While not a photo, that is an accurate portrayal of what I look like.  Well, minus the cape and the SKIRT.  I’m sure some women wear a skirt the day after chemo, but I’m not one of them.

Today is a mixed bag.  I’m so thrilled to have completed treatment.  I’m not feeling my worst today but not my best either.  I’m freezing, first of all.  Second of all, my brain is fried again.  I’m told I’ll get much more clarity once I start to heal and I believe it because usually right before I went back for my next treatment, I’d feel like I had a grip on my faculties again.

Last night I cried a big long cry.  I am relieved.  I am trying to really reconcile putting cancer behind me and survivor before me.  I made up my mind early on in this battle, that I would be a survivor and according to the american cancer society, one becomes a survivor at the moment of diagnosis.  It is time to say, “I had breast cancer” not “I have breast cancer”.  That feels good.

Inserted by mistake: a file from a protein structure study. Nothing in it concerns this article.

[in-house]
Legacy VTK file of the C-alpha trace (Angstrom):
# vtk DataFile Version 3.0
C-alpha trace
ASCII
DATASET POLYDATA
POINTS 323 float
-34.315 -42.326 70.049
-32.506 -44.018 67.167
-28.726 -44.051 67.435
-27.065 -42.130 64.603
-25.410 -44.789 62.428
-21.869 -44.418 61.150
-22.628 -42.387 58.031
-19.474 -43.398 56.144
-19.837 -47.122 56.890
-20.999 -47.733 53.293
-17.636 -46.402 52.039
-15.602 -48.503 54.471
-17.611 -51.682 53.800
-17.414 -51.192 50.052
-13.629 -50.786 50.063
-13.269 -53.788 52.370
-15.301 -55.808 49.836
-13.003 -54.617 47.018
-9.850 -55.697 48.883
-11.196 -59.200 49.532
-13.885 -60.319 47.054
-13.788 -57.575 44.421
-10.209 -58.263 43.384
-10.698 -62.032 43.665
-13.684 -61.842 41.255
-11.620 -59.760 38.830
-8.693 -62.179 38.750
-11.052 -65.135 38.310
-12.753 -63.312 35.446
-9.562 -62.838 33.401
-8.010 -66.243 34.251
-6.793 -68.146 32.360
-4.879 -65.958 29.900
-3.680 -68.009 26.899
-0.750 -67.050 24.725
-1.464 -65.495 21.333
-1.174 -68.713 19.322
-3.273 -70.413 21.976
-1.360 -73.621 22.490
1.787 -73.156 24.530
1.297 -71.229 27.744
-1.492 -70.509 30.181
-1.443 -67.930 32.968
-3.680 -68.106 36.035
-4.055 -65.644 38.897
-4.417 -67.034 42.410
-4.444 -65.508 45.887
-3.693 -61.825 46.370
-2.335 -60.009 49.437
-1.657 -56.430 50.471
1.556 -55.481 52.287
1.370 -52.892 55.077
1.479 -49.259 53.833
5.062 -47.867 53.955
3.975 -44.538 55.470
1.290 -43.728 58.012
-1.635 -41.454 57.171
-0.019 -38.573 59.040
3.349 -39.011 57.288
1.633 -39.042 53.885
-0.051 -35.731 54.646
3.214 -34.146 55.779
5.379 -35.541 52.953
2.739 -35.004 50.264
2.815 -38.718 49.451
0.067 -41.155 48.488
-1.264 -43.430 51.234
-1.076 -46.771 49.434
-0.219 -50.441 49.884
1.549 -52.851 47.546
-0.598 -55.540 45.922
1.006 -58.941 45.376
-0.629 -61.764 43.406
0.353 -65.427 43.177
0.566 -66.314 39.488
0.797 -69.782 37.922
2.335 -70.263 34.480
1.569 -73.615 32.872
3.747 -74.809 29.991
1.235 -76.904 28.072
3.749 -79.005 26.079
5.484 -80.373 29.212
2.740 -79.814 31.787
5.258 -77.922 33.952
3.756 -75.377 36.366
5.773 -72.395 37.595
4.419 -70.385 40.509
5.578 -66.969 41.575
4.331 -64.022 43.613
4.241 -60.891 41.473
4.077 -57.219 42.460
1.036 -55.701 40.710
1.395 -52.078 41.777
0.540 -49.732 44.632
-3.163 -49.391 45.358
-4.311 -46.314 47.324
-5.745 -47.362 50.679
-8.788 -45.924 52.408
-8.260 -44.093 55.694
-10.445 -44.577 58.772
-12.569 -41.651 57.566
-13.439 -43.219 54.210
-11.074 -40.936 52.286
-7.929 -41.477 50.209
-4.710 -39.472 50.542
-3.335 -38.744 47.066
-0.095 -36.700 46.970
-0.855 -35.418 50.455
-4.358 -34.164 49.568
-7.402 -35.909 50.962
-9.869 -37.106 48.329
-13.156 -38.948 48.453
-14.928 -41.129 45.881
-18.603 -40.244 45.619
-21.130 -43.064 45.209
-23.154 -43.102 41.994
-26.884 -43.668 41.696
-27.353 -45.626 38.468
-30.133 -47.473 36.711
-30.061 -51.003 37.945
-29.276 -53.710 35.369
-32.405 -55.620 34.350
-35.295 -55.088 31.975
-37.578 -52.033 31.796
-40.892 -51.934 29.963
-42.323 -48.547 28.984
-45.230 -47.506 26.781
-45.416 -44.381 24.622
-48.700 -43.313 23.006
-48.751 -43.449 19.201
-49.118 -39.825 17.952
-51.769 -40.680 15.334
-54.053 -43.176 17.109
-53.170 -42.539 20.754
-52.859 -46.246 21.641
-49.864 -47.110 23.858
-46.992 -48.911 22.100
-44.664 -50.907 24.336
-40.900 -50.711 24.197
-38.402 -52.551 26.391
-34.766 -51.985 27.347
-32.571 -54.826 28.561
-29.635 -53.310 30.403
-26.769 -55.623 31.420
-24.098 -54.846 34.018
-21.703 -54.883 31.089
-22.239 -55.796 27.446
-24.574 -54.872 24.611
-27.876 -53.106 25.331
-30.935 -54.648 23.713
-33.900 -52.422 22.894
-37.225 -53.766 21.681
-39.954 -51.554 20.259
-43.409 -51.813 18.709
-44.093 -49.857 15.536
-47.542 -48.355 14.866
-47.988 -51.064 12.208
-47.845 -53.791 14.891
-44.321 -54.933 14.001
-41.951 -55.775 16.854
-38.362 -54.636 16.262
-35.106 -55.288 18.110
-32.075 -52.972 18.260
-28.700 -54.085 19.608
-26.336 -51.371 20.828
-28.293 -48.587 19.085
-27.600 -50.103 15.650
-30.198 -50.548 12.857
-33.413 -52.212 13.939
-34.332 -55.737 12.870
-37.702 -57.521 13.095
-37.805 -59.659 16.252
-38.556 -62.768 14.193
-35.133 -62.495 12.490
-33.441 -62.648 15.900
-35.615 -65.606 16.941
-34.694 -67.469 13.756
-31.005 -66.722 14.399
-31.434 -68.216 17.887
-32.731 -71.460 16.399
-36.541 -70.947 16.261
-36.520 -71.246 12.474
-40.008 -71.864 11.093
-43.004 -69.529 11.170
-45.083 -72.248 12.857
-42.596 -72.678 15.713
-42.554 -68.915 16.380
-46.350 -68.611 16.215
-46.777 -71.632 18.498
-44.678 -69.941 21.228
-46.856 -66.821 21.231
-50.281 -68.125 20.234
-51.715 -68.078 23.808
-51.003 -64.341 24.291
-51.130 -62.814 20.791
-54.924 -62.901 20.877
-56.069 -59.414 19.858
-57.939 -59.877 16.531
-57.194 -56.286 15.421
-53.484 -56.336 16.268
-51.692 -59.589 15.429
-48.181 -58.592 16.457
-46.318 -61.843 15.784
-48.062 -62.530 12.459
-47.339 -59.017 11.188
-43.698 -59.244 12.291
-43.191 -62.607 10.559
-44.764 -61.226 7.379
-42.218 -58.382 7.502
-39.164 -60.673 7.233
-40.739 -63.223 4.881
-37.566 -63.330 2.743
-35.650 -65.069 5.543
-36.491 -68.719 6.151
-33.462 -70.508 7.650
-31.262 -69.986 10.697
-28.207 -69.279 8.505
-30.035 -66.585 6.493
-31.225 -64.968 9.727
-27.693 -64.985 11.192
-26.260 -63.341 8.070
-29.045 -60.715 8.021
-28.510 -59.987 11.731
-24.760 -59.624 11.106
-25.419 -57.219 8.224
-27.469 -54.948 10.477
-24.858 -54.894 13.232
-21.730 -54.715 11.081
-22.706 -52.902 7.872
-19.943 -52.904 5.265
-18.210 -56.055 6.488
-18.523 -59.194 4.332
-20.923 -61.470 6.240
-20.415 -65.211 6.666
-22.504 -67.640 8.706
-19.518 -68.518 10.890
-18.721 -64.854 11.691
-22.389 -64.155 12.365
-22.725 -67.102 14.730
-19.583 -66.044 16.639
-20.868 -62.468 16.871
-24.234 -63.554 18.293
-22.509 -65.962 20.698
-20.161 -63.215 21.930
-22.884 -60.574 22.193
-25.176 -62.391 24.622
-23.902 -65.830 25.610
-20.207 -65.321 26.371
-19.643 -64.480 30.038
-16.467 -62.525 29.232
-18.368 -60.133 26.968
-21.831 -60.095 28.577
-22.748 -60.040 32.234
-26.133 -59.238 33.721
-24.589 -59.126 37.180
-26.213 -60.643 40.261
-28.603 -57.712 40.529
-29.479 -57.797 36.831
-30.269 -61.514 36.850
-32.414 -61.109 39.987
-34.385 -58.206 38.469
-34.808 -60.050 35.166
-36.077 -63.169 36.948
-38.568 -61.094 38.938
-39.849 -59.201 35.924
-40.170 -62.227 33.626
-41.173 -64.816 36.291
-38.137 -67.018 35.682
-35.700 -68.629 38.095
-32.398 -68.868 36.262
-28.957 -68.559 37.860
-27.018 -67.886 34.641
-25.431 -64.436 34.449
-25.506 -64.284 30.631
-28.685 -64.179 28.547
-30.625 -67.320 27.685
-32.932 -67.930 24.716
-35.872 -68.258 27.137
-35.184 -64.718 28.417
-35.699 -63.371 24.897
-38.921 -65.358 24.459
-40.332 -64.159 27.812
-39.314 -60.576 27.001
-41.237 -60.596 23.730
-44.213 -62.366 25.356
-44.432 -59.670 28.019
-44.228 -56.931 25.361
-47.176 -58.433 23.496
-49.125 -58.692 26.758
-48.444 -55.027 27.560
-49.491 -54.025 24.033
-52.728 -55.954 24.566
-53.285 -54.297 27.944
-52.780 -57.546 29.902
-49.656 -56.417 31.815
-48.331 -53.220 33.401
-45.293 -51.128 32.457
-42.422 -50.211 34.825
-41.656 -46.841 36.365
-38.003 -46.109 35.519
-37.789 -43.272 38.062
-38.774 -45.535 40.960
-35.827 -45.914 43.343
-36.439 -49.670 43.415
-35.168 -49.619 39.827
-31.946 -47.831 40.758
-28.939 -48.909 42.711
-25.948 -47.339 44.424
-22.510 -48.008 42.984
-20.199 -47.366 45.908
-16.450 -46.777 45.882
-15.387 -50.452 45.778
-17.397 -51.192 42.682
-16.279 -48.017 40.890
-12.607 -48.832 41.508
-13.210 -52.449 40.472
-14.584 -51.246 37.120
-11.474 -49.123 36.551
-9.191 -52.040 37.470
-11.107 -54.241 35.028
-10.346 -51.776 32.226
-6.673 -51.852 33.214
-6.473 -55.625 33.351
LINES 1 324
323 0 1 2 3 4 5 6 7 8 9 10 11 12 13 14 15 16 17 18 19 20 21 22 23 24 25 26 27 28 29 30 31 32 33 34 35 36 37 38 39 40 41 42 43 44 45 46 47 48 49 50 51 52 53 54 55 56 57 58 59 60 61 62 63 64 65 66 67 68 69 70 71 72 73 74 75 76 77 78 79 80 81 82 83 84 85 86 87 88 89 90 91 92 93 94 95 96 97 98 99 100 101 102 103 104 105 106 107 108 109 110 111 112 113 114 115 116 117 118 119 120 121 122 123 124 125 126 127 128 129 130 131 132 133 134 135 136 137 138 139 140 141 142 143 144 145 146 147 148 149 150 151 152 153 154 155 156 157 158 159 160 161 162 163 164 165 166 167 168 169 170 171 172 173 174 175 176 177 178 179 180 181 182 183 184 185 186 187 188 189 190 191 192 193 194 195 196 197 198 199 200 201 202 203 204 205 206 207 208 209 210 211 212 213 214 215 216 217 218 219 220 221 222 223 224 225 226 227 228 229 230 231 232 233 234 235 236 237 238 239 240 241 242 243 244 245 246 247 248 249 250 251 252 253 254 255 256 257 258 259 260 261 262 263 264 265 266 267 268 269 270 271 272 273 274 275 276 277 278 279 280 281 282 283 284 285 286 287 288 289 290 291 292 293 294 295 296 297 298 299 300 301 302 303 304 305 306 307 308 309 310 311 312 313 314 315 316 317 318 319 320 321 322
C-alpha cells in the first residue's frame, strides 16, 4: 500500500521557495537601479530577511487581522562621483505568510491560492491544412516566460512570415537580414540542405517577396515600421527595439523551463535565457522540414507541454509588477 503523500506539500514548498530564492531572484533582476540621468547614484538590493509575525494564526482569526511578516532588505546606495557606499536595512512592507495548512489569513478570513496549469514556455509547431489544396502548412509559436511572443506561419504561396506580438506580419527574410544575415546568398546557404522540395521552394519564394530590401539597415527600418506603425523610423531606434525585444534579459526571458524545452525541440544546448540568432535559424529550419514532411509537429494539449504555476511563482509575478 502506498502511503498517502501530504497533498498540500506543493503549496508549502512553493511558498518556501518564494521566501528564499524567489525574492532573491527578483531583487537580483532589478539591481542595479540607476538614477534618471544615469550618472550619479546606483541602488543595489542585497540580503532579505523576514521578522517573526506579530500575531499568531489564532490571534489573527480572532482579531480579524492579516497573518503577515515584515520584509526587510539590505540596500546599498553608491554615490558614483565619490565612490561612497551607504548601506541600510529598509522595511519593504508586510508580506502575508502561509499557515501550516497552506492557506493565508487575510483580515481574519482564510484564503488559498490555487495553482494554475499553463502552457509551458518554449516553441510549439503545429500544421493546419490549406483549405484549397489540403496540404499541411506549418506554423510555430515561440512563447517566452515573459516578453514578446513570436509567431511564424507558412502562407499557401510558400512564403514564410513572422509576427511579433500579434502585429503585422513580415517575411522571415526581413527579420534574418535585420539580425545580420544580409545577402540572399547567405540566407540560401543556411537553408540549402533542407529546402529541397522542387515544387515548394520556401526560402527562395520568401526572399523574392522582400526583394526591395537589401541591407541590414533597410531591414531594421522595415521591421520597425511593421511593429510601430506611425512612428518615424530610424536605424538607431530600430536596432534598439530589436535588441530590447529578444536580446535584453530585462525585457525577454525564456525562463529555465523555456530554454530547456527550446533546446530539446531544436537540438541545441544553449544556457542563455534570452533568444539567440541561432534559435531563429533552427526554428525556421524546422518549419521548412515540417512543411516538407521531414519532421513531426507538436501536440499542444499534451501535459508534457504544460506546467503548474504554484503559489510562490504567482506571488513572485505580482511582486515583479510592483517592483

And, of course, we are right smack in the middle of the Days of Awe.  For my non-jewish friends, the Days of Awe are the ten days between Rosh Hashanah and Yom Kippur.  On Rosh Hashonah G-d writes our names in the book of life.  The decision made on Rosh Hashanah can be changed during the Days of Awe by making peace with people you have harmed, giving charity and I think prayer is the third thing.  During these ten days the sky is open and G-d’s mind can be changed.  On the eve of Yom Kippur, the skies are closed and the decisions are final.

I love the Days of Awe.  I love the high holy days.  I always have.  I can think of no better time to have my last chemo.  The skies are open.  My G-d is really watching.  I can’t imagine what wonder that can bring because he has carried me all the way through last year when the skies were closed. 

I have a ton of faith these days.  I have a ton of love.  When I feel better, I can’t wait to give all of my love away to all the people who have loved me though this.